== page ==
The entire Module, Dependency Injection, Decorator architectural patterns that Nest.js uses is heavily inspired in Angular, they are like cousins, and if you come from Angular you will already know TypeScript so picking up Nest.js will be a no brainer.


You probably know that I gonna say I really like Nest.js, well yeah, it seems like a great framework to create reliable node.js APIs. It provides tons of functionality out the box, and if you wanna do something special, their documentation is just outstanding. If you come from one of the backgrounds I mentioned previously or you just want to learn something new I would definitely recommend you to give Nest.js a try 🤞.

As always, if you liked this post go ahead and share it, have you tried Nest.js? Do you want to know something specific? let me know below in the comments 😄

Top comments (7)

fyodorio profile image

I love it as well. Decent choice for Angular-focused front-end developers that would like to dive into back-end development deeper (for side projects or even something more sophisticated). Good SoC, easy swagger generation, possibility to easily share data models with Angular front end. All in all, highly recommended 👍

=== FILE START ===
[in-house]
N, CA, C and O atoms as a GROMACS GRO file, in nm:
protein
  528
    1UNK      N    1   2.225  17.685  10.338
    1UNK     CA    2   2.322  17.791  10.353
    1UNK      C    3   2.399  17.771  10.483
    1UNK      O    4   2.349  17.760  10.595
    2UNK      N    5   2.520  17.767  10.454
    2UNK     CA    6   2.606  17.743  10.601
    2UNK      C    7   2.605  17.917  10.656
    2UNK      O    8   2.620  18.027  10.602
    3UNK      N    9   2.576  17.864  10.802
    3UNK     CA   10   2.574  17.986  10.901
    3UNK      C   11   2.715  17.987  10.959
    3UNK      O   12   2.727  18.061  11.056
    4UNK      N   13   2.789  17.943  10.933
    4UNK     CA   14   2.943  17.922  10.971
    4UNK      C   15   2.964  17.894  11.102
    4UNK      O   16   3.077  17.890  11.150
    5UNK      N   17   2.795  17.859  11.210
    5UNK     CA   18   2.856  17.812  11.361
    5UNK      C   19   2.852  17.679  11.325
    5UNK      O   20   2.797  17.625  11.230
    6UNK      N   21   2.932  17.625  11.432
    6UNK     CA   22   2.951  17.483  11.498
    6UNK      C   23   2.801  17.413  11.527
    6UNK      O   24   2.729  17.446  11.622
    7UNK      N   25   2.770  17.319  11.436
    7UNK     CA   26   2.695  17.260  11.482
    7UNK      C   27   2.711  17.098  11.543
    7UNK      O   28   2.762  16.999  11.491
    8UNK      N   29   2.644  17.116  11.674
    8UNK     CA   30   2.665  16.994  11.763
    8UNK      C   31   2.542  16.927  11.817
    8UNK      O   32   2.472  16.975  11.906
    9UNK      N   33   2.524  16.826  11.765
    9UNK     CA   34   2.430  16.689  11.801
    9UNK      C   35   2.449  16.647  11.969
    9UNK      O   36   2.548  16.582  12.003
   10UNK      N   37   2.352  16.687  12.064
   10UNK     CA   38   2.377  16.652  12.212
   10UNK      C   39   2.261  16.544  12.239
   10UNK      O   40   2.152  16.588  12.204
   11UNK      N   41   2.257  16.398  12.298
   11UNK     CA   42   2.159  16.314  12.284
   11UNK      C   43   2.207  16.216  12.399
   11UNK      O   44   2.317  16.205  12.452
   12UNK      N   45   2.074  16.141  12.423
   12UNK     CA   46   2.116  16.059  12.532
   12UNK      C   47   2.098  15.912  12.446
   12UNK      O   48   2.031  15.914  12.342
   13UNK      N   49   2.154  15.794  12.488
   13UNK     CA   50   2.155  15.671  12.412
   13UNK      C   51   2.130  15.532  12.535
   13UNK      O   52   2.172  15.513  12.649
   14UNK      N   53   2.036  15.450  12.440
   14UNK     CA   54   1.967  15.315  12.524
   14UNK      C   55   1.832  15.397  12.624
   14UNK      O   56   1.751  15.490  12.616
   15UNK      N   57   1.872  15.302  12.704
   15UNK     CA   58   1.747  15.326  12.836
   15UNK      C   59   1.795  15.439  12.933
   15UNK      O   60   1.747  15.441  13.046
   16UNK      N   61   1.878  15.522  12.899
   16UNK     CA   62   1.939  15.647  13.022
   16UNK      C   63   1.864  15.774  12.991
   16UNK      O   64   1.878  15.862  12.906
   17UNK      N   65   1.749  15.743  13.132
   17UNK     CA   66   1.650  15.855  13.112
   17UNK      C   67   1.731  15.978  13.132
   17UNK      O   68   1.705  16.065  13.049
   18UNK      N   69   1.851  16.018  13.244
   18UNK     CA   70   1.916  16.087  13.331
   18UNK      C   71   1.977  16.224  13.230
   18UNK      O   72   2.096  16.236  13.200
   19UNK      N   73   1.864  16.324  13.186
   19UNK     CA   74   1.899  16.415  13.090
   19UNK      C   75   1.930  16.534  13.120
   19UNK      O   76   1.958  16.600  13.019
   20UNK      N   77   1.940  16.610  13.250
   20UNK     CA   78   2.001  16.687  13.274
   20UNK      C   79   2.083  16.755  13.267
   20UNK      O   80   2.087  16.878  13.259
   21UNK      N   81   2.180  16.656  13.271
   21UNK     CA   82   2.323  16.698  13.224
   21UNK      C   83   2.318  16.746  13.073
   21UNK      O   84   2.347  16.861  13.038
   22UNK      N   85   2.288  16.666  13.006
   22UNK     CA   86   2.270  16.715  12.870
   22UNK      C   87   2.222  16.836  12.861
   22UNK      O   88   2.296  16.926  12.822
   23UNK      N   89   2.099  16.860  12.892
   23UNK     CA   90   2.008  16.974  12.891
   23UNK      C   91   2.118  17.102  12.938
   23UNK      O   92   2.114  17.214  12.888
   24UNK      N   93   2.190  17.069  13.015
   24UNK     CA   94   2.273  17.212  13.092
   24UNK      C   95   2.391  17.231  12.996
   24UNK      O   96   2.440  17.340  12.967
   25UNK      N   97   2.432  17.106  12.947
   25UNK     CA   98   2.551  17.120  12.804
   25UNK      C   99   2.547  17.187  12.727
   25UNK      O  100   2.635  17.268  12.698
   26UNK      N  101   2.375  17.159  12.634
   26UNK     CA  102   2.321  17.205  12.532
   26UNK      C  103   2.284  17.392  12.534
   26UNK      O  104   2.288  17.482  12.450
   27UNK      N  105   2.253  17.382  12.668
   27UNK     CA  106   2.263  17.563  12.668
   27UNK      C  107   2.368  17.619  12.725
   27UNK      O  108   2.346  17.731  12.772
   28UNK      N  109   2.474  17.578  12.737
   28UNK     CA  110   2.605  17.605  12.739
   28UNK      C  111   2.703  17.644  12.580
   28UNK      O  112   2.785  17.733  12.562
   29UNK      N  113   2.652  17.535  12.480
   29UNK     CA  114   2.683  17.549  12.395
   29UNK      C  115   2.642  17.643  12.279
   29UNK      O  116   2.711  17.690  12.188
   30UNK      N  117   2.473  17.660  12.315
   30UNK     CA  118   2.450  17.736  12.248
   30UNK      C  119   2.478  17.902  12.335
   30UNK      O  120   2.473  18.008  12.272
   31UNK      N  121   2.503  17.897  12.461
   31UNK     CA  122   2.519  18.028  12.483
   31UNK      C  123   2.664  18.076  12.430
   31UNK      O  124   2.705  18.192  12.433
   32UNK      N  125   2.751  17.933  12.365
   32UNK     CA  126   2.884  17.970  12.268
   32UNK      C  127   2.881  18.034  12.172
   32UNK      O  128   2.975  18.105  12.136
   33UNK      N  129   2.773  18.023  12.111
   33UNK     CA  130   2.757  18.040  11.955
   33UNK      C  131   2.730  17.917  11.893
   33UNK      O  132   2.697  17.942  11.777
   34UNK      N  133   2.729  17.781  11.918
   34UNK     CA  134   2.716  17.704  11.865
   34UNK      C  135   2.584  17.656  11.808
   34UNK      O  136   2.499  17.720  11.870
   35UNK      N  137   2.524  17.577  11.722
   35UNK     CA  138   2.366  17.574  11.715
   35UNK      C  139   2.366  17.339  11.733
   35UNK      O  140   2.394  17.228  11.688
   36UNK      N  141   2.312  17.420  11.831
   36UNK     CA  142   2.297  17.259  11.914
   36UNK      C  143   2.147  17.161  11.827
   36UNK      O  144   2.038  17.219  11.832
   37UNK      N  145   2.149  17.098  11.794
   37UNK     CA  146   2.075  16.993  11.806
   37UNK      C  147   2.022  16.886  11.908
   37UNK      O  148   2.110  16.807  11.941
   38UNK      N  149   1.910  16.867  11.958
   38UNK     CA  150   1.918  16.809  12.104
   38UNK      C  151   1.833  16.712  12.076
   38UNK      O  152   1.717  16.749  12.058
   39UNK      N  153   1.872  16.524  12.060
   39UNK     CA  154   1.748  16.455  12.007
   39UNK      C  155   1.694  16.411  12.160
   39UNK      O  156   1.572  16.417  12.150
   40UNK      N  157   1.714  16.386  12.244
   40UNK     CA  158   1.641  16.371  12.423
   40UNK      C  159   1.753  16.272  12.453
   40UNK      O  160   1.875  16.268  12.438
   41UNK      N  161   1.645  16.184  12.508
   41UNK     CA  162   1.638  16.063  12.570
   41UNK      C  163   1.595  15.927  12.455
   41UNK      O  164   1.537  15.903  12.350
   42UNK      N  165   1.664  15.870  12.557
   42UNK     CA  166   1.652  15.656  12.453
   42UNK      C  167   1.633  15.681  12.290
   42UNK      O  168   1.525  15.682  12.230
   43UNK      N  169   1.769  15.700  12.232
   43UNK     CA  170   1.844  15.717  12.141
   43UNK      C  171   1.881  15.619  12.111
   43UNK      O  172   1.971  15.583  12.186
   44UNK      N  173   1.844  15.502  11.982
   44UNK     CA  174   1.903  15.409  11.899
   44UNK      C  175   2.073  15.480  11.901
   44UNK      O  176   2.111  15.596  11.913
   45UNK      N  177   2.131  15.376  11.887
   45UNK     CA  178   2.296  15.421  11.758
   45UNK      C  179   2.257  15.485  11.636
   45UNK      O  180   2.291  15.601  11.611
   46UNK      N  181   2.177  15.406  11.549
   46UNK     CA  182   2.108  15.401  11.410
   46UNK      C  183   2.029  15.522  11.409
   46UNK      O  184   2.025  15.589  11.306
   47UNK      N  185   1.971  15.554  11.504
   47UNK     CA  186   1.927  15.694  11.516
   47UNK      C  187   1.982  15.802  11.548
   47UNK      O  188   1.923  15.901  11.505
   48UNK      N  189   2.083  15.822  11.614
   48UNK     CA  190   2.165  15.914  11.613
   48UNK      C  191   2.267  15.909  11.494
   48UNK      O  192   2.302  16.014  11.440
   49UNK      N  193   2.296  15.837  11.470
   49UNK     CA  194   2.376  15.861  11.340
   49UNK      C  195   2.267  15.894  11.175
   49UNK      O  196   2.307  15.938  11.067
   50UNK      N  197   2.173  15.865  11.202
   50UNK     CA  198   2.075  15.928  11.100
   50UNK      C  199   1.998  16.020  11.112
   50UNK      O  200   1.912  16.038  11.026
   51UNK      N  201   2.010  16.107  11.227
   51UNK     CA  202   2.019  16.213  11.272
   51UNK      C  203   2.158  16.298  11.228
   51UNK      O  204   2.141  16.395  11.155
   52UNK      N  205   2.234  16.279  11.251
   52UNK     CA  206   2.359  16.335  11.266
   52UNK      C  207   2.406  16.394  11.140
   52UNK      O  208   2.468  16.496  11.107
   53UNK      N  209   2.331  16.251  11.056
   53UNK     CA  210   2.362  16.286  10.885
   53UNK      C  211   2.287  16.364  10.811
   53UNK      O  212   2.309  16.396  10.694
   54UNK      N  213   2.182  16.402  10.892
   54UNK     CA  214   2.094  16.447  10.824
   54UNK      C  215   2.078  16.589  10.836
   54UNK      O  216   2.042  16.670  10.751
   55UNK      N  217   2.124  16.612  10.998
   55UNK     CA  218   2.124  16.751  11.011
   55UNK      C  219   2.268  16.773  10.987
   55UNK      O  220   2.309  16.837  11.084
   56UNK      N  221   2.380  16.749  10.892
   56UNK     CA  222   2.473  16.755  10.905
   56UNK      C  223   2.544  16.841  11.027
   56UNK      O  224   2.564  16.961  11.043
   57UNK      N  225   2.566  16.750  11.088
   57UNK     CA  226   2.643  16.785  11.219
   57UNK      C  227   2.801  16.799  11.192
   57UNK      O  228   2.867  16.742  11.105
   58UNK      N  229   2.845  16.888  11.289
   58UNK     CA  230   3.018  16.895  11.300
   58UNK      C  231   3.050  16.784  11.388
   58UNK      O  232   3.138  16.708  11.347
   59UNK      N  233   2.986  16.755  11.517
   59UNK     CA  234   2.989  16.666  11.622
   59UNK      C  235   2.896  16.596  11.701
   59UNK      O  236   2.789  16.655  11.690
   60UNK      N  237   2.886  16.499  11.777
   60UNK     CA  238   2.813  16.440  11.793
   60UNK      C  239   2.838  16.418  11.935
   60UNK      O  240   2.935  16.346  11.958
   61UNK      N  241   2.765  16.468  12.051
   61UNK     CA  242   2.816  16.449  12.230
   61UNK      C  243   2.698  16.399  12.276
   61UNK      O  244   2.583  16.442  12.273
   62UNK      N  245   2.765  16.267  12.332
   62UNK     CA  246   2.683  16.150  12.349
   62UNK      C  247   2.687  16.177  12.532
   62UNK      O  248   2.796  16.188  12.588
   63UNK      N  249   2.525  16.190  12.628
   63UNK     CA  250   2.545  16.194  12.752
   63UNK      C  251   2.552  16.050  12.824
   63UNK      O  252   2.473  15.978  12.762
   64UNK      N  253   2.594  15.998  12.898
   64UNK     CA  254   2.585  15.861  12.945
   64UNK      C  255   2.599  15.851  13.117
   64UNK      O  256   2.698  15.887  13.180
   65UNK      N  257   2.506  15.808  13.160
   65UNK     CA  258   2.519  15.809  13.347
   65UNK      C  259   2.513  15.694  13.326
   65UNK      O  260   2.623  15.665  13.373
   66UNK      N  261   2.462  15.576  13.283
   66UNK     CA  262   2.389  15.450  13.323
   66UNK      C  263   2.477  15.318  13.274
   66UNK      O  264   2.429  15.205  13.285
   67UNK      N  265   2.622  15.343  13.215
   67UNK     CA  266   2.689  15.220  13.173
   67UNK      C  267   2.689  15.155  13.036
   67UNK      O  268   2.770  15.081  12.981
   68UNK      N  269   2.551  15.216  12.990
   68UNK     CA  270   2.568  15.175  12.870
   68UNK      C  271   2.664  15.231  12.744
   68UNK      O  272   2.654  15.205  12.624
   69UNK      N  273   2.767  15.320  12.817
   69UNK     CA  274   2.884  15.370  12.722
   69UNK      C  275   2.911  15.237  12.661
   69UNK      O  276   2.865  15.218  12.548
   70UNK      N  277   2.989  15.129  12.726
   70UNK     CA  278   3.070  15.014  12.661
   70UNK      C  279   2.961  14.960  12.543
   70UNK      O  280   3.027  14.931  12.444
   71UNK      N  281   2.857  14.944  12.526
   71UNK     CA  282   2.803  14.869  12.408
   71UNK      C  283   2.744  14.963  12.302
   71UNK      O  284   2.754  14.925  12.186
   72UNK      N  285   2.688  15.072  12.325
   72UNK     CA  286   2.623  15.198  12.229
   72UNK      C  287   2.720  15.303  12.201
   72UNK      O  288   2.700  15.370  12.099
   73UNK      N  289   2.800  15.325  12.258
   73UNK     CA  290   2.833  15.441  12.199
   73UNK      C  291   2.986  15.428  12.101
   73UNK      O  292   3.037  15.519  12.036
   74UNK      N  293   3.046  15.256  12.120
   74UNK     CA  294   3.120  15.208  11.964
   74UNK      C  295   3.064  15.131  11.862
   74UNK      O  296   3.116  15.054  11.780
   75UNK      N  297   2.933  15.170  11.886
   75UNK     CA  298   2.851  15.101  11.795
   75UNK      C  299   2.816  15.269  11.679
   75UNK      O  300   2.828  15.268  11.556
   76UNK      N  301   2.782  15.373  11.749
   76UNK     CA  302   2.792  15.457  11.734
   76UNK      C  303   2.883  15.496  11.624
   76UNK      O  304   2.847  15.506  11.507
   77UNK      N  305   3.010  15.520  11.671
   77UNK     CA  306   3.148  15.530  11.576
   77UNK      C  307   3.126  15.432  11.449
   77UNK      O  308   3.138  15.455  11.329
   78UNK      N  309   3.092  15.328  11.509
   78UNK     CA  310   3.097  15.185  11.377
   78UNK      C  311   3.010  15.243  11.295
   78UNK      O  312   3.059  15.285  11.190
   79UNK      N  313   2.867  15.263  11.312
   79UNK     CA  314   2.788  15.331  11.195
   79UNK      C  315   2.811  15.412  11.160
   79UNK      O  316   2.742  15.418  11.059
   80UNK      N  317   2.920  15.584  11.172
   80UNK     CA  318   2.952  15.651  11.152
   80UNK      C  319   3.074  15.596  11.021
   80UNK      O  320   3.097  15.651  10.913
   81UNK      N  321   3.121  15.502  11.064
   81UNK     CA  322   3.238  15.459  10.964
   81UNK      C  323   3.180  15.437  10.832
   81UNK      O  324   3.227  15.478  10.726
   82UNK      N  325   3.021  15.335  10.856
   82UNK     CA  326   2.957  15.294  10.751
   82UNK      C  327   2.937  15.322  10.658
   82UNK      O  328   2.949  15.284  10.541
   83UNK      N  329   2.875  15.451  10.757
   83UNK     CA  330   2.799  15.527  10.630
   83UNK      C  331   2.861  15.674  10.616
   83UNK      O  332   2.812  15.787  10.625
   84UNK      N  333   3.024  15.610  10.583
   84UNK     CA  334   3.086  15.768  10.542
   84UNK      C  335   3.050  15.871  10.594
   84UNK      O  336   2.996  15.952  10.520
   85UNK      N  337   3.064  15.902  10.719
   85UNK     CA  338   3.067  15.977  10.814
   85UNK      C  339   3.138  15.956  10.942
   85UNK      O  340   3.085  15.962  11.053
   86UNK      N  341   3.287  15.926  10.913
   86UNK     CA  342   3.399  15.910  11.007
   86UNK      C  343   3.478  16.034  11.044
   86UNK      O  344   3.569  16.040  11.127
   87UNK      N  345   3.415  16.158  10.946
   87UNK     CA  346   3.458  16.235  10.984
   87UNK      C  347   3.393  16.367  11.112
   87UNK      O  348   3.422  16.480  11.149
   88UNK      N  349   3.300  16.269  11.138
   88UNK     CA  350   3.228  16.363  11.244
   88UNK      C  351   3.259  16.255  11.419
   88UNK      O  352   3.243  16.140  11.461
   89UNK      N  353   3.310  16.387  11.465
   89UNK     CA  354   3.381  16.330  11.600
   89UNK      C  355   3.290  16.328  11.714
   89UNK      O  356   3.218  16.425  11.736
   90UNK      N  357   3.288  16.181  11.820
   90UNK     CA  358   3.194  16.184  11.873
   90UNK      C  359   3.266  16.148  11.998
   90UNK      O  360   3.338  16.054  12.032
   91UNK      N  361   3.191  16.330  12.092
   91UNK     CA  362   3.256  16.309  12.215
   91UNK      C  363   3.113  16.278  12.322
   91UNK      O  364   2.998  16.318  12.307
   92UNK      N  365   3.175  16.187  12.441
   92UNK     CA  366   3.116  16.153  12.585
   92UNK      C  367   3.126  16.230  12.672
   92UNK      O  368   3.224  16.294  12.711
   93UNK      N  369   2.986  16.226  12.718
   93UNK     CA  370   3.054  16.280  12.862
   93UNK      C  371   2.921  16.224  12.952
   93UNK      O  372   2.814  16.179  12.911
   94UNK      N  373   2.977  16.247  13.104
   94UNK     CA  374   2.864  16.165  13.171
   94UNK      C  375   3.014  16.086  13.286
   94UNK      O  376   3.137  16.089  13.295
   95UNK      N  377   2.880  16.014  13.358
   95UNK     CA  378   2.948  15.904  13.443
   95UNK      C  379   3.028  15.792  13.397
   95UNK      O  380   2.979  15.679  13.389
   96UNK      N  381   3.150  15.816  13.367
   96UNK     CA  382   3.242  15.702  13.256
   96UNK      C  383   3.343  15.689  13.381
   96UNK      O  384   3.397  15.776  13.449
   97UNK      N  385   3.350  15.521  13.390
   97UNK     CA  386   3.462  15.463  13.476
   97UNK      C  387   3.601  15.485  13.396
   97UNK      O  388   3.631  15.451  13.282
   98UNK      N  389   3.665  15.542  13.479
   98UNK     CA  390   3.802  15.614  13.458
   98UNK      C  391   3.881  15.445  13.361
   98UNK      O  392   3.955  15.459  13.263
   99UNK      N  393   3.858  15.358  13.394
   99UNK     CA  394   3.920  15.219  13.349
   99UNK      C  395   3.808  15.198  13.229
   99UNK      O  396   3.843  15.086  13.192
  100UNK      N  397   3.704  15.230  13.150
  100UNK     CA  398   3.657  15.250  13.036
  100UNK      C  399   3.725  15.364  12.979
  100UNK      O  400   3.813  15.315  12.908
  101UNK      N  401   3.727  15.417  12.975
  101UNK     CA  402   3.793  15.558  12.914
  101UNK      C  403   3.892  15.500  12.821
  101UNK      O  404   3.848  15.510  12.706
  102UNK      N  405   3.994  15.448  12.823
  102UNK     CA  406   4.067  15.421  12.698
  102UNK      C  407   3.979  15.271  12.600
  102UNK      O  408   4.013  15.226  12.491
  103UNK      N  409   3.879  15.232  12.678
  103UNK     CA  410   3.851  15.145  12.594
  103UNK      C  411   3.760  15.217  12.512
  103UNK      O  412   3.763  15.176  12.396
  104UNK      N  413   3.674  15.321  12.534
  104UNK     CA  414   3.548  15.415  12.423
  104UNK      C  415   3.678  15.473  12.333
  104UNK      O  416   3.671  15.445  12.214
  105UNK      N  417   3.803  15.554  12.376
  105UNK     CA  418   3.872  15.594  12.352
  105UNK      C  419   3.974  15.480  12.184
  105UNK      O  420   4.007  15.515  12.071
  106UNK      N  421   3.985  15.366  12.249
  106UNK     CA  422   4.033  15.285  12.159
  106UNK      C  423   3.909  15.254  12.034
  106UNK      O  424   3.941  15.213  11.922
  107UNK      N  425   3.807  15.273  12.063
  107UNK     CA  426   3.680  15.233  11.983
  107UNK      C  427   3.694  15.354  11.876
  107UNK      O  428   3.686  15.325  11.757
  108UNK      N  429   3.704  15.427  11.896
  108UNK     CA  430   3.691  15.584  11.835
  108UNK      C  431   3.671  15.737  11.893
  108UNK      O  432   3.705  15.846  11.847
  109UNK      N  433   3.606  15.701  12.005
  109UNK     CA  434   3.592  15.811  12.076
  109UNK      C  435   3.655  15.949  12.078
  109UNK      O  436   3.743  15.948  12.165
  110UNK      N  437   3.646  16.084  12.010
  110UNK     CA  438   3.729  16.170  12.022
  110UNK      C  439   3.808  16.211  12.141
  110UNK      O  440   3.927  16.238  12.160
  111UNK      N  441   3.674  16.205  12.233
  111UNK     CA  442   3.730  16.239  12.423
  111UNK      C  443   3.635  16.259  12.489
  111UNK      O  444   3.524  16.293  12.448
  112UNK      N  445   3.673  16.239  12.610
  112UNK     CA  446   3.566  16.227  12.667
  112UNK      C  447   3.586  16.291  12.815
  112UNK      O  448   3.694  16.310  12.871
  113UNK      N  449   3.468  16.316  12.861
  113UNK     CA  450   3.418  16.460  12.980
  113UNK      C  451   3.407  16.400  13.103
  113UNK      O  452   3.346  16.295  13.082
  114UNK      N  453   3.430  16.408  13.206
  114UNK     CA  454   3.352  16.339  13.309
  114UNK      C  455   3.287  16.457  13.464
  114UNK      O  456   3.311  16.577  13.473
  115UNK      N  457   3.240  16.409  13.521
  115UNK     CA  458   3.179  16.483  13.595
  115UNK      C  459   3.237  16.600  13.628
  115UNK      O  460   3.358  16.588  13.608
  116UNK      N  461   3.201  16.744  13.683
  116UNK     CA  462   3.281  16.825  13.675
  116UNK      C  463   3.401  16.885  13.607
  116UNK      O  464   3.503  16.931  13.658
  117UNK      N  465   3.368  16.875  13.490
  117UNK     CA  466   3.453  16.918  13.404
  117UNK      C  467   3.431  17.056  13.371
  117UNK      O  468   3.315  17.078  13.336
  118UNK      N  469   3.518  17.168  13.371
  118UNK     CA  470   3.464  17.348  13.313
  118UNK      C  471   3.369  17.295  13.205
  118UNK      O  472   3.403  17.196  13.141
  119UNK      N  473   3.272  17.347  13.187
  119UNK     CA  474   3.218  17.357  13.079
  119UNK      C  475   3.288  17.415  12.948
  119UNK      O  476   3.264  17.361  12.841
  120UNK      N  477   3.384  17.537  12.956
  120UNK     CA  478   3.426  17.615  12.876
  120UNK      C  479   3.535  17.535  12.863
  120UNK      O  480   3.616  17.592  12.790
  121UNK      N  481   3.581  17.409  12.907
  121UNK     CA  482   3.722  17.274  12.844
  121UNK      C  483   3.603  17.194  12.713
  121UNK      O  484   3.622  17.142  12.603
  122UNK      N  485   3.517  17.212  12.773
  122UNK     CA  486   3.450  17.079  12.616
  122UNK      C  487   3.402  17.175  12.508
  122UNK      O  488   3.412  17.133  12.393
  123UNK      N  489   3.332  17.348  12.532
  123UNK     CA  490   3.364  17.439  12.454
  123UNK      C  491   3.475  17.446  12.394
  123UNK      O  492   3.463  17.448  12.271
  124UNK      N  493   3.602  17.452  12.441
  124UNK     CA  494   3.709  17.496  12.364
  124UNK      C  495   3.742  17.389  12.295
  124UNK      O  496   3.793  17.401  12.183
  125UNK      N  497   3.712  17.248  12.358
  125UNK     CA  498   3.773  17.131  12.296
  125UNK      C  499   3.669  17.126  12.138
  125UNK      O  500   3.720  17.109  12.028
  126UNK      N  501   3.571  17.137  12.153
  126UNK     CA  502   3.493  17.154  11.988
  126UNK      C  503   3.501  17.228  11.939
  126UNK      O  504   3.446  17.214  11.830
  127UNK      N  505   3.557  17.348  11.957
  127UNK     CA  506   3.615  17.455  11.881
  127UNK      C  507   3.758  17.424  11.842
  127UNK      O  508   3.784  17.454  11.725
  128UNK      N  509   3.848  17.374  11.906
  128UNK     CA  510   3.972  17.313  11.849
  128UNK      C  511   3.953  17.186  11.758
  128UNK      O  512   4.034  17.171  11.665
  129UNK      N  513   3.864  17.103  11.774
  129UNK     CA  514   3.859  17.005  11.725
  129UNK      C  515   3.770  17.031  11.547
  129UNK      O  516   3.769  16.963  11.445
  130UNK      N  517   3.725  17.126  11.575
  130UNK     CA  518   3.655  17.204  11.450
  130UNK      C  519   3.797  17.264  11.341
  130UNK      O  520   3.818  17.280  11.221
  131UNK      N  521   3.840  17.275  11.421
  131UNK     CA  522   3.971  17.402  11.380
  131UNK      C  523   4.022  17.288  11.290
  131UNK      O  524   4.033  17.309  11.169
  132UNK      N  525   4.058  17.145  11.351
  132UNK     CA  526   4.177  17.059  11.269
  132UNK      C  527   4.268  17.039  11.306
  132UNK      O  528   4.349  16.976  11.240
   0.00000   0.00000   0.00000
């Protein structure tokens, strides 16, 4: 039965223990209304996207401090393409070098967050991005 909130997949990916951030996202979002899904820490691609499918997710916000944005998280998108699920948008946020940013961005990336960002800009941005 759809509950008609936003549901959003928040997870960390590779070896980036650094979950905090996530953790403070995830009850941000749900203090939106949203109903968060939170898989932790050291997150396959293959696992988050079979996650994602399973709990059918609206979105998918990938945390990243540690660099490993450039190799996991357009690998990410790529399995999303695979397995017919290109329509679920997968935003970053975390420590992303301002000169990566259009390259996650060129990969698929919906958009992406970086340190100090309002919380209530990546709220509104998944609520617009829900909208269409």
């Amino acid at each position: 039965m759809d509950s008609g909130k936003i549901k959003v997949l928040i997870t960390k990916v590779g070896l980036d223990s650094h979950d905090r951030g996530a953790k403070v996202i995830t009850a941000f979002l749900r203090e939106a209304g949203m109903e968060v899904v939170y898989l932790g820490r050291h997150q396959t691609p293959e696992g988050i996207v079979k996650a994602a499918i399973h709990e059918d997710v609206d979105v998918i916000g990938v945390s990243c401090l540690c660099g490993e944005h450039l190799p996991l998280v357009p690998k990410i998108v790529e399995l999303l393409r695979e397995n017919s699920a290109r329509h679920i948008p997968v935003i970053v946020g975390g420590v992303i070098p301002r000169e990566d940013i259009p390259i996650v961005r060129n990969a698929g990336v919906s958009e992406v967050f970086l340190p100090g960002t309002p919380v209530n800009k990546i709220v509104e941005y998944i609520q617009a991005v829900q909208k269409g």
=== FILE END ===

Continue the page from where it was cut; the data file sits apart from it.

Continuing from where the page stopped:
sevspo profile image
Severin Spoerri • Edited

It gets even better if used in a Monorepo with Angular and NX

shashwatvc profile image

Do I need to be an expert at TS to work with NestJS

patferraggi profile image
Patricio Ferraggi

Sorry for the delay in my response, I have been out of the writing world for some time. No, you don't need to. I am not an expert myself and I work with nest.js now.

sevspo profile image
Severin Spoerri

I would say no, basic knowledge is enough

andynunes profile image
Andy Nunes • Edited

Totally agree with your conclusion. Moving from raw express with TypeScript to NestJS has been a breath of fresh air, especially since I come from an object-oriented background. I didn't know that having good support for following important architectural principles and using mechanisms like dependency injection was even a possibility in Node until discovering NestJS.

On the integration front, it helped me quickly implement GraphQL APIs and also to set up Apollo Federation down the road quite easily. Very good third party support for lots of the tech found in many modern stacks today.

I also agree that the documentation is outstanding, world class compared to most open source projects.

Also, yeah it's probably overkill for small projects that aren't likely to grow much. But since I know it, I would use it for even small proofs of concept.

edgi profile image

Nice article, I've been using nestjs for 3 weeks, i had background from react,
I love how it is organized and well documented.